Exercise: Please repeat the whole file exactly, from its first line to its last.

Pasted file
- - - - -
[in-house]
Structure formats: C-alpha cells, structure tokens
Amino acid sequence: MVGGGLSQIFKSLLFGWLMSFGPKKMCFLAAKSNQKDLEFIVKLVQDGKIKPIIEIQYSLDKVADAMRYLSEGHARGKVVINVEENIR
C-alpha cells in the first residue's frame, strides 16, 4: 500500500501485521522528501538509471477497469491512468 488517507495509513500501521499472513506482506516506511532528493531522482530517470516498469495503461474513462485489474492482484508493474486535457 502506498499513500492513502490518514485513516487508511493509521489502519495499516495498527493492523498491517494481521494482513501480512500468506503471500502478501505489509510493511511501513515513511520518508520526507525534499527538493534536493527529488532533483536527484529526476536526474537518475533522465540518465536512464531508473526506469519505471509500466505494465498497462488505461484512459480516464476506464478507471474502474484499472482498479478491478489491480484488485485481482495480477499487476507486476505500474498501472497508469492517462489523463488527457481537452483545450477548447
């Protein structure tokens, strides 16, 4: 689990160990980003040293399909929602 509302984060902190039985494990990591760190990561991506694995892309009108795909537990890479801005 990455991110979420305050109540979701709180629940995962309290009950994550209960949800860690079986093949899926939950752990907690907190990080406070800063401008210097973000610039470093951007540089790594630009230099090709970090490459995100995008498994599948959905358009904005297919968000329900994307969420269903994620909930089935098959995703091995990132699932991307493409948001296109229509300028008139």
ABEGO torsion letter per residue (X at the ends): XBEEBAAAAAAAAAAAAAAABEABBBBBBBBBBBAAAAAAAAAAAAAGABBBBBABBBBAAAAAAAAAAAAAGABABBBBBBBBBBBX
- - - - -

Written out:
[in-house]
Structure formats: C-alpha cells, structure tokens
Amino acid sequence: MVGGGLSQIFKSLLFGWLMSFGPKKMCFLAAKSNQKDLEFIVKLVQDGKIKPIIEIQYSLDKVADAMRYLSEGHARGKVVINVEENIR
C-alpha cells in the first residue's frame, strides 16, 4: 500500500501485521522528501538509471477497469491512468 488517507495509513500501521499472513506482506516506511532528493531522482530517470516498469495503461474513462485489474492482484508493474486535457 502506498499513500492513502490518514485513516487508511493509521489502519495499516495498527493492523498491517494481521494482513501480512500468506503471500502478501505489509510493511511501513515513511520518508520526507525534499527538493534536493527529488532533483536527484529526476536526474537518475533522465540518465536512464531508473526506469519505471509500466505494465498497462488505461484512459480516464476506464478507471474502474484499472482498479478491478489491480484488485485481482495480477499487476507486476505500474498501472497508469492517462489523463488527457481537452483545450477548447
């Protein structure tokens, strides 16, 4: 689990160990980003040293399909929602 509302984060902190039985494990990591760190990561991506694995892309009108795909537990890479801005 990455991110979420305050109540979701709180629940995962309290009950994550209960949800860690079986093949899926939950752990907690907190990080406070800063401008210097973000610039470093951007540089790594630009230099090709970090490459995100995008498994599948959905358009904005297919968000329900994307969420269903994620909930089935098959995703091995990132699932991307493409948001296109229509300028008139």
ABEGO torsion letter per residue (X at the ends): XBEEBAAAAAAAAAAAAAAABEABBBBBBBBBBBAAAAAAAAAAAAAGABBBBBABBBBAAAAAAAAAAAAAGABABBBBBBBBBBBX